Teenage Fathers Increase Risk of Adverse Birth Outcomes

February 8, 2008

Babies born to teenage fathers are at higher risk of adverse birth outcomes such as premature birth, low birth weight and mortality, independent of maternal factors, according to a report published online Feb. 6 in Human Reproduction.

FRIDAY, Feb. 8 (HealthDay News) -- Babies born to teenage fathers are at higher risk of adverse birth outcomes such as premature birth, low birth weight and mortality, independent of maternal factors, according to a report published online Feb. 6 in Human Reproduction.

Xi-Kuan Chen, M.D., Ph.D., and colleagues from the University of Ottawa in Ontario, Canada, examined the association between paternal age and adverse birth outcomes in over 2.6 million live singletons born to married women aged 20 to 29 years in the United States between 1995 and 2000.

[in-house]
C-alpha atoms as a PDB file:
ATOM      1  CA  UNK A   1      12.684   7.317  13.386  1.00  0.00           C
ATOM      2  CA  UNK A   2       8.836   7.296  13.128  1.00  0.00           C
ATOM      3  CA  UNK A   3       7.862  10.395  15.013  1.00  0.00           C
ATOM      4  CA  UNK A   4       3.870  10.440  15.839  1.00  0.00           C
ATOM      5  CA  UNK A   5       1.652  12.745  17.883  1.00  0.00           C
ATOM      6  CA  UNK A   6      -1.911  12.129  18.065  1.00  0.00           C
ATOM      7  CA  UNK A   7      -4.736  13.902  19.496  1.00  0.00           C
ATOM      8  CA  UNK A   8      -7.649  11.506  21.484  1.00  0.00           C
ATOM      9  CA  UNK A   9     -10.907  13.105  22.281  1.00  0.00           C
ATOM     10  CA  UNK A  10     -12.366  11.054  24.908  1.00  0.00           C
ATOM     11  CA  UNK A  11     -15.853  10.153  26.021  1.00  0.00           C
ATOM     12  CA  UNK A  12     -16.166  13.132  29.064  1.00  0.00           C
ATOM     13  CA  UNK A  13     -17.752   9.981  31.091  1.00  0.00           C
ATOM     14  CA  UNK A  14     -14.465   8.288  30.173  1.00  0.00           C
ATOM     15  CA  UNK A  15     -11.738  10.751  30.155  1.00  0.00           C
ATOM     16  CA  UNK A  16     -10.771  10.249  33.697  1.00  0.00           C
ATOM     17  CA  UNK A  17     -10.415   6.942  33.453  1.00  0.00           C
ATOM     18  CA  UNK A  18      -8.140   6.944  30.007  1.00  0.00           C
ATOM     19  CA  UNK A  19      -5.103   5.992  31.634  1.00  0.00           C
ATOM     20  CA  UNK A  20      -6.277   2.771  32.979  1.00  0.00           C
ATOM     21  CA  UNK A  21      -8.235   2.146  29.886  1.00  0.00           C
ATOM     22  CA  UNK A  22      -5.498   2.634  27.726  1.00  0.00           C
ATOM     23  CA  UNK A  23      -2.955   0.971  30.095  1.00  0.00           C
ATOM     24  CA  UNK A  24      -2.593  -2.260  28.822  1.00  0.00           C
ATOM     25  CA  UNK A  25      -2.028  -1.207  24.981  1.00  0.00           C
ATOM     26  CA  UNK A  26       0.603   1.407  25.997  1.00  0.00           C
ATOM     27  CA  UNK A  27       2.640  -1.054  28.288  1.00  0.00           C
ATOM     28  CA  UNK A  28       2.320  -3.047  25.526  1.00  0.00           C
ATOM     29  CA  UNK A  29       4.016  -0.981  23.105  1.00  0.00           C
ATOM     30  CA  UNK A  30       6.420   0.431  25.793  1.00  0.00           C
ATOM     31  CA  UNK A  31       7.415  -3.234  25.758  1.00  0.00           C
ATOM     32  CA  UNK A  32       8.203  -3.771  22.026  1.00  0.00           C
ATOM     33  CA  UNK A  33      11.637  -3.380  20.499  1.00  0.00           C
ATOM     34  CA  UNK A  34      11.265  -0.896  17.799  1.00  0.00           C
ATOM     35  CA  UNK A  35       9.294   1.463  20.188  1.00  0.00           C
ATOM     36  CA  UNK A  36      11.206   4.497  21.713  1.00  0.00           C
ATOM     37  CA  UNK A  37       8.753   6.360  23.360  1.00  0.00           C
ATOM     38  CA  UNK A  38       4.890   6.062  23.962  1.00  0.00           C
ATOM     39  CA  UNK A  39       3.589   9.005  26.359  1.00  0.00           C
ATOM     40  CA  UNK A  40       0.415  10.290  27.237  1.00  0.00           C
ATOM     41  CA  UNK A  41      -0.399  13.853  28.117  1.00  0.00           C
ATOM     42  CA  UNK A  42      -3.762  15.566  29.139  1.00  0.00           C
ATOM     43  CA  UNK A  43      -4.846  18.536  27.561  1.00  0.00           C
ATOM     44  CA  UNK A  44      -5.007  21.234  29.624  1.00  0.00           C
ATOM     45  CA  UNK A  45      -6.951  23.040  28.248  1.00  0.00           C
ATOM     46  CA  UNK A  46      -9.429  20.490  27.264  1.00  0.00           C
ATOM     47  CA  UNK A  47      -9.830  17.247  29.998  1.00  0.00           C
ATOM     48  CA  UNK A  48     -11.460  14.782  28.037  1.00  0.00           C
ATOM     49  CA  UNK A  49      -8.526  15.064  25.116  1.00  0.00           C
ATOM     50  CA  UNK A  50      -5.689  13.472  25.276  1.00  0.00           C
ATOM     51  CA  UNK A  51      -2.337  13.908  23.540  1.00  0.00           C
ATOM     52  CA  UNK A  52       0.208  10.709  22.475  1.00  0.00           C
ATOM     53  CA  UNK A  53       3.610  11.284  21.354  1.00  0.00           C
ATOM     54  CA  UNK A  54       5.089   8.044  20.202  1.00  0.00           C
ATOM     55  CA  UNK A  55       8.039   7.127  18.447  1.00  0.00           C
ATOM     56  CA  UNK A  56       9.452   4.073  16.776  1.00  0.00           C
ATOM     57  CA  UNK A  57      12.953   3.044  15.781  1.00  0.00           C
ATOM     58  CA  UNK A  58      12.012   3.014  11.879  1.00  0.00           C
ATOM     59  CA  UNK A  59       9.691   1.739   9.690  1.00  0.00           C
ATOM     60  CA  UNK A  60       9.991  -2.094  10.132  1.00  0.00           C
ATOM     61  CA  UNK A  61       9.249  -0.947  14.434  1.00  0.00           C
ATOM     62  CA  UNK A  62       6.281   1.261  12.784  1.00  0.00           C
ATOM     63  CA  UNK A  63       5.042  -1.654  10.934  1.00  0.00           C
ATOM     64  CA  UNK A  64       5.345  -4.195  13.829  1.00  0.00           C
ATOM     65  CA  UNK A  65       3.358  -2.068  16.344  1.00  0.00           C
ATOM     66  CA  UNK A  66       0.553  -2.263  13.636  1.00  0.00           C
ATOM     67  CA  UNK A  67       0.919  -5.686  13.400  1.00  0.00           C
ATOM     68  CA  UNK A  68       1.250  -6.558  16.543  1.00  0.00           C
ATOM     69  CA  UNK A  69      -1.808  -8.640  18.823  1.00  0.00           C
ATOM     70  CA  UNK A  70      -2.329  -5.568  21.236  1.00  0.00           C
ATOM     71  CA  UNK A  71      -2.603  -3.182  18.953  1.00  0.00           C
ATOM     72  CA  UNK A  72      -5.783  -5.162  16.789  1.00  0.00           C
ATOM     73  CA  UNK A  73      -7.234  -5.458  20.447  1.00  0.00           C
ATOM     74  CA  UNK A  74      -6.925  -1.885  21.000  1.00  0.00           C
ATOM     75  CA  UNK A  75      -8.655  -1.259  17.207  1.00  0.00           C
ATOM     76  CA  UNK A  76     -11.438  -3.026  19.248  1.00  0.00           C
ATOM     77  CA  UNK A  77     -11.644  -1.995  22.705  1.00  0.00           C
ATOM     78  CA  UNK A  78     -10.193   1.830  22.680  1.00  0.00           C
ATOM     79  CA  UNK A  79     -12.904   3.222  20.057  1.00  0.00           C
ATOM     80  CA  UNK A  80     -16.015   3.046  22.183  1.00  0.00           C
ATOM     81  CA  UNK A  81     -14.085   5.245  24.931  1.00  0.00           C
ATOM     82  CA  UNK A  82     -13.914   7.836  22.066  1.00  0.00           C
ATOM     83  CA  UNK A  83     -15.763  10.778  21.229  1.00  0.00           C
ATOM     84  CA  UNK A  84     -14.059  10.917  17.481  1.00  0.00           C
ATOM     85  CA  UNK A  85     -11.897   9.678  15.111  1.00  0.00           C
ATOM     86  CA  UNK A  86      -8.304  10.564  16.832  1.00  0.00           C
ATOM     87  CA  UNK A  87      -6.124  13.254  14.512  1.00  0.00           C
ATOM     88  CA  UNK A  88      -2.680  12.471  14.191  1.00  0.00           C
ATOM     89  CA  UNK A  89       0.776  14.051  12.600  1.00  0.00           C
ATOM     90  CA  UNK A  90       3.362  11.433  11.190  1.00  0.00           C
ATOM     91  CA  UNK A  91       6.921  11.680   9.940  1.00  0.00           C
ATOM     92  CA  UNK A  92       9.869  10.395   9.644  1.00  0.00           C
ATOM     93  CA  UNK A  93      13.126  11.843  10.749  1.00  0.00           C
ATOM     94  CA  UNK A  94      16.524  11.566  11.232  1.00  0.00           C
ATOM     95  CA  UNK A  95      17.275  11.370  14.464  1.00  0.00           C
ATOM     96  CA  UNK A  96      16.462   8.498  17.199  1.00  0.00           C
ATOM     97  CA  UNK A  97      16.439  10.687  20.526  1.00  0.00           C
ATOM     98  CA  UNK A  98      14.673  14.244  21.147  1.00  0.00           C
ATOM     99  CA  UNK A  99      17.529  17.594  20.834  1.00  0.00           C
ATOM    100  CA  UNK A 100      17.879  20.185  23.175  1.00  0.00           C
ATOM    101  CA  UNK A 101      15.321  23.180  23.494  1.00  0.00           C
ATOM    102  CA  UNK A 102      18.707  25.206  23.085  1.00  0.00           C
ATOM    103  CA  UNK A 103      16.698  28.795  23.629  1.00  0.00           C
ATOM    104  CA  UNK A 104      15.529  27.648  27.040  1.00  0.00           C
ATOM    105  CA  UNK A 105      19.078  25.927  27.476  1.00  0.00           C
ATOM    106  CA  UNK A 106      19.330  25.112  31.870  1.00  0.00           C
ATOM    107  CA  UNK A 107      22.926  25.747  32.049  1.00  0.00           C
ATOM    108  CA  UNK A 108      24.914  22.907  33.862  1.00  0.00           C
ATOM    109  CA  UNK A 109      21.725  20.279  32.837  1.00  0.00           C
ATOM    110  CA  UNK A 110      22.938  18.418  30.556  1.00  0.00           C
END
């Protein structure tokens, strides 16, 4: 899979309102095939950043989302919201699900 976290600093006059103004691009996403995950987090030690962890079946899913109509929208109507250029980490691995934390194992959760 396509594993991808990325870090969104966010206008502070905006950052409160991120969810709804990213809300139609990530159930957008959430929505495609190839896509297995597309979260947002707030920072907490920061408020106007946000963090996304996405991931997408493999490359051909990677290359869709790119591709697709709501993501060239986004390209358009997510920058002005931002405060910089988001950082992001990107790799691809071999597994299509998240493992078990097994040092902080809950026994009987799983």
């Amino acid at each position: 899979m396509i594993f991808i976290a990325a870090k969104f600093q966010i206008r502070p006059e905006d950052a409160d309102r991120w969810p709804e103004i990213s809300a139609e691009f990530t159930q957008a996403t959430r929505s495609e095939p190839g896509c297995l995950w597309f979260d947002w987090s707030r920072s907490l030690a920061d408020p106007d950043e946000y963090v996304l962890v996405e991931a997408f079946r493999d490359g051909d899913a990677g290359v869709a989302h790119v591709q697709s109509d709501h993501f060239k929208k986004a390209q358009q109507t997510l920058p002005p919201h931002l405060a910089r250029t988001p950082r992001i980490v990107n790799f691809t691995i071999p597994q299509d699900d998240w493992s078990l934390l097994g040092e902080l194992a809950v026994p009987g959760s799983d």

Compared with newborns born to fathers aged 20 to 29, the researchers found that newborns born to teenage fathers (younger than 20) had a higher risk of preterm birth (odds ratio 1.15), low birth weight (OR, 1.13), small-for-gestational-age birth (OR, 1.17), low Apgar score (OR, 1.13), neonatal mortality (OR, 1.22) and post-neonatal mortality (OR, 1.41). There was no association with adverse birth outcomes in fathers aged 40 years or older.

"Teenage fathers carry an increased risk of adverse birth outcomes that is independent of maternal confounders, whereas advanced paternal age is not an independent risk factor for adverse birth outcomes," Chen and colleagues conclude. "The paternal influence of younger fathers on adverse birth outcomes clearly warrants further investigation, and may lead to a deeper understanding of the etiology of such outcomes."

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